The base sequence of the thrombin aptamer is shown in Fig. 2. One of the aptamer termini has an NH2 group that forms a chemical bond with a pyrene linker. The other is bonded to a dye used for the detection. The intended base sequences with modified termini can be easily synthesized by modern bioengineering. We can therefore order and purchase the designed DNA molecule.

The single-stranded DNA has a great affinity to the GO surface and is adsorbed on the surface in both atmospheric and solution conditions. Thus, the dye molecule is located in the vicinity of the GO surface, and its fluorescence is not observed because of the efficient quenching by GO. Since the biomolecule usually functions in solution conditions, let us consider the case where we add thrombin into a molecular system in water. As shown in Fig. 2 (right), the aptamer recognizes thrombin and forms a three-dimensional complex structure. This forces the dye at the terminus to be separated from the GO surface. Then the dye fluorescence that was quenched at the initial stage is recovered. Although the change in distance is very small, the recovery sensitively responds to the difference. By observing the recovered fluorescence, we can detect the protein, in this case thrombin.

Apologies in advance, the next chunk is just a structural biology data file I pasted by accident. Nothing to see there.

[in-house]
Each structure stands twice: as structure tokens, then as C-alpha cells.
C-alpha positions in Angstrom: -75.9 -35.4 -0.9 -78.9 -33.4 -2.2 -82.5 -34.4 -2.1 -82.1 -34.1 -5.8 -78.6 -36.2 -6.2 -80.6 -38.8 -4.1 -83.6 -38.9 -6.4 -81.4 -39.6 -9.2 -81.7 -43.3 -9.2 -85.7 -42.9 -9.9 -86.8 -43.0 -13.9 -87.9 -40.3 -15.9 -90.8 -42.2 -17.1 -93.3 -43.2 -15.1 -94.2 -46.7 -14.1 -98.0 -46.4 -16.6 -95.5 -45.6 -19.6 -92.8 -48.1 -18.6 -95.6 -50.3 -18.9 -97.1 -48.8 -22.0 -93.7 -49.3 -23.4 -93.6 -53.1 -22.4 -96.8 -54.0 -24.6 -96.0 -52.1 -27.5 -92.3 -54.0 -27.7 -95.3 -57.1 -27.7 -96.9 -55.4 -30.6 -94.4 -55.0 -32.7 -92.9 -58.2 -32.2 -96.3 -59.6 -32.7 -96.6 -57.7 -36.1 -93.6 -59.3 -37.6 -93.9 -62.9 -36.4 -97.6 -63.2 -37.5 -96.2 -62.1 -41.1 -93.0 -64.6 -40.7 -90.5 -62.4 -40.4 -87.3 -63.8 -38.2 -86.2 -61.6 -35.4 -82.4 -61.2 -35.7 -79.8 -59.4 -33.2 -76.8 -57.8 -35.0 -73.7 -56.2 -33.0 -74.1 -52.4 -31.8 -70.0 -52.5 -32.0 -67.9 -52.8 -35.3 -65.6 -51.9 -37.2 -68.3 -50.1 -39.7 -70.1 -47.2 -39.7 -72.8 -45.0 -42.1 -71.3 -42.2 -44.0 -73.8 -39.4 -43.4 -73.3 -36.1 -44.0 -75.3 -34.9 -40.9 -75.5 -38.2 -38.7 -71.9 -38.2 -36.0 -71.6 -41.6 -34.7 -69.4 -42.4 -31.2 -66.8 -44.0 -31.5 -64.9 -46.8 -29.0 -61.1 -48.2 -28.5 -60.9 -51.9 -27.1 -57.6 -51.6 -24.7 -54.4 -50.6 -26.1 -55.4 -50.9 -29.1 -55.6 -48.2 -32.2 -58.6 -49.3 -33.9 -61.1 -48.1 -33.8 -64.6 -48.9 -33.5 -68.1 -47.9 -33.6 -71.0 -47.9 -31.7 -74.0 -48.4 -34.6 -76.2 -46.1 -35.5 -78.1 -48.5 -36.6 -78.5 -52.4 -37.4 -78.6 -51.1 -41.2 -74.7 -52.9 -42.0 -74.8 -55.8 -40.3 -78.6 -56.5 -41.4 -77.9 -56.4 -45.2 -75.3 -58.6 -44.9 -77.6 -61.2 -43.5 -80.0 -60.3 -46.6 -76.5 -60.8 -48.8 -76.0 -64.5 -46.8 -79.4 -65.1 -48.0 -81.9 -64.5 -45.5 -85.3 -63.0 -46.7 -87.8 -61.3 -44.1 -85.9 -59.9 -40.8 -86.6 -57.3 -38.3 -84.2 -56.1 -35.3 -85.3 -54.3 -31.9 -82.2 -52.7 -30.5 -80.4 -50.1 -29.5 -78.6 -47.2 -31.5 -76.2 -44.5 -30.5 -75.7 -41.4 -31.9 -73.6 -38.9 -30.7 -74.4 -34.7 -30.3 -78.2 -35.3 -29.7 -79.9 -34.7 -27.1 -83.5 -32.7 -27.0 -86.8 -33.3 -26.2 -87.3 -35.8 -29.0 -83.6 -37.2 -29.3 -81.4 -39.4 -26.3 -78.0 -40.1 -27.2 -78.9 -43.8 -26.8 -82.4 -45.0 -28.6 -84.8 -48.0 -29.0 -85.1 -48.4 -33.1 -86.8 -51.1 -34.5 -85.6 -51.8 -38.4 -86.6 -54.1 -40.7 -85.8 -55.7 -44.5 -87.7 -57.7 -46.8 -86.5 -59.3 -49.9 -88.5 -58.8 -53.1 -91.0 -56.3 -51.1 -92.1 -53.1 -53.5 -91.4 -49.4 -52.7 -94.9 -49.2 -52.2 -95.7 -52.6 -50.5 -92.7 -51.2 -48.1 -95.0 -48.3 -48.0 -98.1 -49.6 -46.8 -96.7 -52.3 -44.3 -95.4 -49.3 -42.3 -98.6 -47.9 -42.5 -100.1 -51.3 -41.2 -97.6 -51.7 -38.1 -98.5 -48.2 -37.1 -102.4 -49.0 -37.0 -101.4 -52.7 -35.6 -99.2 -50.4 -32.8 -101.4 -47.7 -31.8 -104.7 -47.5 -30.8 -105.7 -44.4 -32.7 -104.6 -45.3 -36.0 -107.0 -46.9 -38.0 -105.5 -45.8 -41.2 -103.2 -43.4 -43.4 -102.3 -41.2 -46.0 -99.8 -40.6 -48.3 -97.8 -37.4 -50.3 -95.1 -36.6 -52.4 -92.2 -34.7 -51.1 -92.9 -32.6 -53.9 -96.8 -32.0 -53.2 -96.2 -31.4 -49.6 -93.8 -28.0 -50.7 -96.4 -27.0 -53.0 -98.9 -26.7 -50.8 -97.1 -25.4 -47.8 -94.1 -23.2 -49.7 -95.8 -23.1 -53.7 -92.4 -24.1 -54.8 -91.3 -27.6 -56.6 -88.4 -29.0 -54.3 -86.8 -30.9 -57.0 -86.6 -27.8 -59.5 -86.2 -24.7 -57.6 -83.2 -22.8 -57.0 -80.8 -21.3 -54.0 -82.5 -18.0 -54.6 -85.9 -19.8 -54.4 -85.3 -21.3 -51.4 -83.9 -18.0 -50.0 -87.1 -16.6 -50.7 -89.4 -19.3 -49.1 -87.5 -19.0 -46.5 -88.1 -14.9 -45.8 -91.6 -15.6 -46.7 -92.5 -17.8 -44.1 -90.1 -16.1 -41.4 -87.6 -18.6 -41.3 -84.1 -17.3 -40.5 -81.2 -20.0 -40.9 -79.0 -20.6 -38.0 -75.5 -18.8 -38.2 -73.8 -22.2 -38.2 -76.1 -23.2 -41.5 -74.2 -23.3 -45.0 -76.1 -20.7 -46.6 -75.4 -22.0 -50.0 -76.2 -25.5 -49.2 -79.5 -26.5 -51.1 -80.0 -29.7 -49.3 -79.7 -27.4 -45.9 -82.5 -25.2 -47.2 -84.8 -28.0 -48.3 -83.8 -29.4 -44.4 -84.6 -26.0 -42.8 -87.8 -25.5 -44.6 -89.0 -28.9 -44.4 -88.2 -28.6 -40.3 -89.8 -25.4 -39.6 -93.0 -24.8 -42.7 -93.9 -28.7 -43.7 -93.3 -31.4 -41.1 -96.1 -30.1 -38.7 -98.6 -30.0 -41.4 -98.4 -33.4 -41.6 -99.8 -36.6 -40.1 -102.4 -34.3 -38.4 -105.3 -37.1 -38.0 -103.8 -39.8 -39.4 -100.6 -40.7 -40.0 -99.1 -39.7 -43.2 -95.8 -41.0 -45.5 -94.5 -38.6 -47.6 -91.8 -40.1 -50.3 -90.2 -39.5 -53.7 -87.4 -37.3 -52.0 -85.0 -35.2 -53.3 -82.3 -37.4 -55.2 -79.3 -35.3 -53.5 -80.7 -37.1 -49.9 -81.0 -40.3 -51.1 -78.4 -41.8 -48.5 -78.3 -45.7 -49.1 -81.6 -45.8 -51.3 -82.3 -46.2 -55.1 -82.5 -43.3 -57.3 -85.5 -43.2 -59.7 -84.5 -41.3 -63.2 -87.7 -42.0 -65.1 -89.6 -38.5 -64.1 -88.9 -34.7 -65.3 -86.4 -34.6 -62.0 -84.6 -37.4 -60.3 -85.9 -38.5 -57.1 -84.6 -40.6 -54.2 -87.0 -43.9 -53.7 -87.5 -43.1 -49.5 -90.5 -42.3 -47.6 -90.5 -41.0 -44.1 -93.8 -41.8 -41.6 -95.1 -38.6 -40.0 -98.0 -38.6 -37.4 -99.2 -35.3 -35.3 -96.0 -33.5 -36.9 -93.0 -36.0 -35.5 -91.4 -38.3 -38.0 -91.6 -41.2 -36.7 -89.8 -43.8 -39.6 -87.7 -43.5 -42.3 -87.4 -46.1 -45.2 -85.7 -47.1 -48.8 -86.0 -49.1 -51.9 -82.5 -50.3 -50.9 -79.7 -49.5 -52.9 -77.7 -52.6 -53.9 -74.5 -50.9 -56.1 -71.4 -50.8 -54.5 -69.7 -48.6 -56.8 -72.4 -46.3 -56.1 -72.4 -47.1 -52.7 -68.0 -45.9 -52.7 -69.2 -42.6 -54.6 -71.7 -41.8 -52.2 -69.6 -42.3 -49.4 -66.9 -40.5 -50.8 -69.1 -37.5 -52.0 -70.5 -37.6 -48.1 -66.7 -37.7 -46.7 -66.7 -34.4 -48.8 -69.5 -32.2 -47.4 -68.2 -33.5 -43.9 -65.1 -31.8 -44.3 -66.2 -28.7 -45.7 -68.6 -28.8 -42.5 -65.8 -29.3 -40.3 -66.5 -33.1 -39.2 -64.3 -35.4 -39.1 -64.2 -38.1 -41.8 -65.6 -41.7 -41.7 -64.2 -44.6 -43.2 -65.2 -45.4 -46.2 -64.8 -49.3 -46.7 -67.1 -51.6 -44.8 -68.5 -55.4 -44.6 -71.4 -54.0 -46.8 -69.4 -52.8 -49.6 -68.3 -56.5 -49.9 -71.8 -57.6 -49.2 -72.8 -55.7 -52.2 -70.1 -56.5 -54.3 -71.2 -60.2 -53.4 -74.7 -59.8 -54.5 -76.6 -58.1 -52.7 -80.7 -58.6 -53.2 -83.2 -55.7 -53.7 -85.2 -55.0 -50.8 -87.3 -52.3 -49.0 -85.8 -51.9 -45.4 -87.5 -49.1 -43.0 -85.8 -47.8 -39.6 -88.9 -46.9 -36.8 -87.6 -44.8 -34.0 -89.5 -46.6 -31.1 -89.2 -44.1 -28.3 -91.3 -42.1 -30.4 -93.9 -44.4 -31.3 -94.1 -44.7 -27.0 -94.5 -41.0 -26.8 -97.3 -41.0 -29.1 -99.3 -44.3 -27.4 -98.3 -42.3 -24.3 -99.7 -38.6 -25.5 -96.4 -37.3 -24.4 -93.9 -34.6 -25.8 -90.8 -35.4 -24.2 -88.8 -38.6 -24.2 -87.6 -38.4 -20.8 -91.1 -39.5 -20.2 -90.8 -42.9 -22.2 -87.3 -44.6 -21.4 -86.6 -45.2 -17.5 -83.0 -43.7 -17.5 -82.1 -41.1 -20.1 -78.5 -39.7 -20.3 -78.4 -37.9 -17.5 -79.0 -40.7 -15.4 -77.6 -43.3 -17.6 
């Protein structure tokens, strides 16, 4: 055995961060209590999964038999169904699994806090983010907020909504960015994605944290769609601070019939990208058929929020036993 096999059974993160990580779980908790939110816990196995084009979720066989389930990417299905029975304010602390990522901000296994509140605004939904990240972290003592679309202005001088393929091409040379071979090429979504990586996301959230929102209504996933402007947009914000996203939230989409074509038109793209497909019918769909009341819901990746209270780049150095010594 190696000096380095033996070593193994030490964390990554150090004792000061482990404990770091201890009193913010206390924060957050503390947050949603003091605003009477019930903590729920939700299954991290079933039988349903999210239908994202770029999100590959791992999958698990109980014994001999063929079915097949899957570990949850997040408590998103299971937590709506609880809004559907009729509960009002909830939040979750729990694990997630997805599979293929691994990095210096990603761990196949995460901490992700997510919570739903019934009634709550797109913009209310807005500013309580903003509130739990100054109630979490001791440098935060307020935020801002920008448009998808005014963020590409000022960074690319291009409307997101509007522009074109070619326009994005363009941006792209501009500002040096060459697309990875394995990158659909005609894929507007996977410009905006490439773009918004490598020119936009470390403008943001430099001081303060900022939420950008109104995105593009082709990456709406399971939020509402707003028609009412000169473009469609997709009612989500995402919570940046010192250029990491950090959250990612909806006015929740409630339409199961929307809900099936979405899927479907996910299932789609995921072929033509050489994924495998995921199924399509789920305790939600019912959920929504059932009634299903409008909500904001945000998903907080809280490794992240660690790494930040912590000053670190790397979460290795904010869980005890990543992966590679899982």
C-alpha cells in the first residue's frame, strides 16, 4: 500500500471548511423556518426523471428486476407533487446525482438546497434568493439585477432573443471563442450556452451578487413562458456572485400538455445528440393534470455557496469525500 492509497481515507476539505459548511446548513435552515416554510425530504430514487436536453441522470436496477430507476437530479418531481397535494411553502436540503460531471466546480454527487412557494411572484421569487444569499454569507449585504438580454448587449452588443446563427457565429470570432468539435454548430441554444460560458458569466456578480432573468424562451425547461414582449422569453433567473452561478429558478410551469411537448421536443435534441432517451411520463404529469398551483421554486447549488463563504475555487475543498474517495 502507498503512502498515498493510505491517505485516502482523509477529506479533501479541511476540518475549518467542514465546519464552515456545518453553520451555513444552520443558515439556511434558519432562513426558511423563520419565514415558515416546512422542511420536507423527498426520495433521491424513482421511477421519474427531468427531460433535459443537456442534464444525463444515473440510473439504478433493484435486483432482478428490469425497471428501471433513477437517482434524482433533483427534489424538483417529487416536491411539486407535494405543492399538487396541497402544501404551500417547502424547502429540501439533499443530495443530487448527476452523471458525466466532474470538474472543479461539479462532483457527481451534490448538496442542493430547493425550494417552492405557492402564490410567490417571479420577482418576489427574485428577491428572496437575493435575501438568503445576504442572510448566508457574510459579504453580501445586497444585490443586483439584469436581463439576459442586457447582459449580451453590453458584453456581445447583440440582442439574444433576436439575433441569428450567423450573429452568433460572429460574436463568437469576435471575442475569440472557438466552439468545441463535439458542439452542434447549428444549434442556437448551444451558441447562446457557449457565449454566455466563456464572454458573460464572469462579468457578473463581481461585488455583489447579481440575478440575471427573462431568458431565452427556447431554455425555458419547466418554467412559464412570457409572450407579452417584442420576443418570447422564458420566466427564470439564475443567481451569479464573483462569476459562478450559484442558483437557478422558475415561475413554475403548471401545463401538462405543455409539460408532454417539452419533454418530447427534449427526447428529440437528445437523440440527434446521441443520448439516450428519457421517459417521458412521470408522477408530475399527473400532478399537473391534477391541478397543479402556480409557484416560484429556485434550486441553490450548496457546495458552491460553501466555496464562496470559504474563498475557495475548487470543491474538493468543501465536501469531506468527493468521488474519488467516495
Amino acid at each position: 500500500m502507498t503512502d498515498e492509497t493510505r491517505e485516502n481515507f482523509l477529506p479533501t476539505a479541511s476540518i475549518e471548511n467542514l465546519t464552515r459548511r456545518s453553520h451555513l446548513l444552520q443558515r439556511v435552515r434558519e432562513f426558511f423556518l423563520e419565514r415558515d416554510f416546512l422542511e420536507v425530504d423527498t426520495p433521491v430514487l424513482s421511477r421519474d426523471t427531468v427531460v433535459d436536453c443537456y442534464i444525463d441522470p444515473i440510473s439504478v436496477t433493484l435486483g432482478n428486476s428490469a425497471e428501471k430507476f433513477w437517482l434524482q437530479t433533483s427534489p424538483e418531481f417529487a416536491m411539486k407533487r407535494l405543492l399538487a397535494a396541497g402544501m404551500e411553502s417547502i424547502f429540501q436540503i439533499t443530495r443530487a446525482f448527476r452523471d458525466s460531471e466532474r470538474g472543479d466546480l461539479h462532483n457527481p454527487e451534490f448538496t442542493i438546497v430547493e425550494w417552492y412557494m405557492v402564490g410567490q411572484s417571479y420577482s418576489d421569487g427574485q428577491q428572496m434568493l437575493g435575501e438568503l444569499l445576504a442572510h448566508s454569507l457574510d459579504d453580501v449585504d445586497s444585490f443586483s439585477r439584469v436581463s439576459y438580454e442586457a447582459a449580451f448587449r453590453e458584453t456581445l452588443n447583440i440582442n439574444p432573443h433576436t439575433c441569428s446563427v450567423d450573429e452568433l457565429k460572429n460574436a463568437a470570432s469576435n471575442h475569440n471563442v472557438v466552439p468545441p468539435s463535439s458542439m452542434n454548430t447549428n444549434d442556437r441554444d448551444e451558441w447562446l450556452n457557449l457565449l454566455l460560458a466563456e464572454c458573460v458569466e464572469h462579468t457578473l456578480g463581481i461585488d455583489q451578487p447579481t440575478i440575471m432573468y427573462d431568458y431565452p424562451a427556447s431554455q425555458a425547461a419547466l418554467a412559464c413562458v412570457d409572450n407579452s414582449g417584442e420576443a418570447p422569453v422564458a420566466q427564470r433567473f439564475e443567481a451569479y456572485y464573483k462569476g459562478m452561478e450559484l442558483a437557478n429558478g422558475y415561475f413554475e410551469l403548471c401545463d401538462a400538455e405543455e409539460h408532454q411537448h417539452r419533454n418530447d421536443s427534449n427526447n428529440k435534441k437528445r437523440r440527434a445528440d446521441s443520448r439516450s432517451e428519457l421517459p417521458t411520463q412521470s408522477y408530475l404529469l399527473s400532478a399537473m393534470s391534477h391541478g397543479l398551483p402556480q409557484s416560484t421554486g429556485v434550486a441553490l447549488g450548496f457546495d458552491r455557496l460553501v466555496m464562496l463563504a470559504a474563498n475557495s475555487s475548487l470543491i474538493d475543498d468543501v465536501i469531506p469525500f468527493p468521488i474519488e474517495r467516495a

3. Direct observations of protein detection on GO surface

We show the experimental results of thrombin detection in this section. The fluorescence microscope images of a GO aptasensor before and after thrombin addition are shown in Fig. 3. The image was dark before the addition; it fluoresces green after the addition. This is attributed to the fluorescence from the dye at the aptamer terminus. We demonstrate the protein detection using our GO aptasensor in this manner. Time lapse observations of the green fluorescence revealed that the fluorescence intensities become about four times more than the background fluorescence. As we can imagine from the fluorescence images, the increase is significant enough to detect the specific proteins.

Fig. 3. Fluorescence images of single piece of GO before and after thrombin addition.

A detection system similar to the one we constructed on GO has been reported by other research groups, but they demonstrated the detection using an aqueous dispersion of GO [6]. The means of biosensing using a GO aptasensor fixed on a solid support is NTT’s original idea [5]. The fixation enables us to perform several interesting experiments that have not been possible with the dispersion system.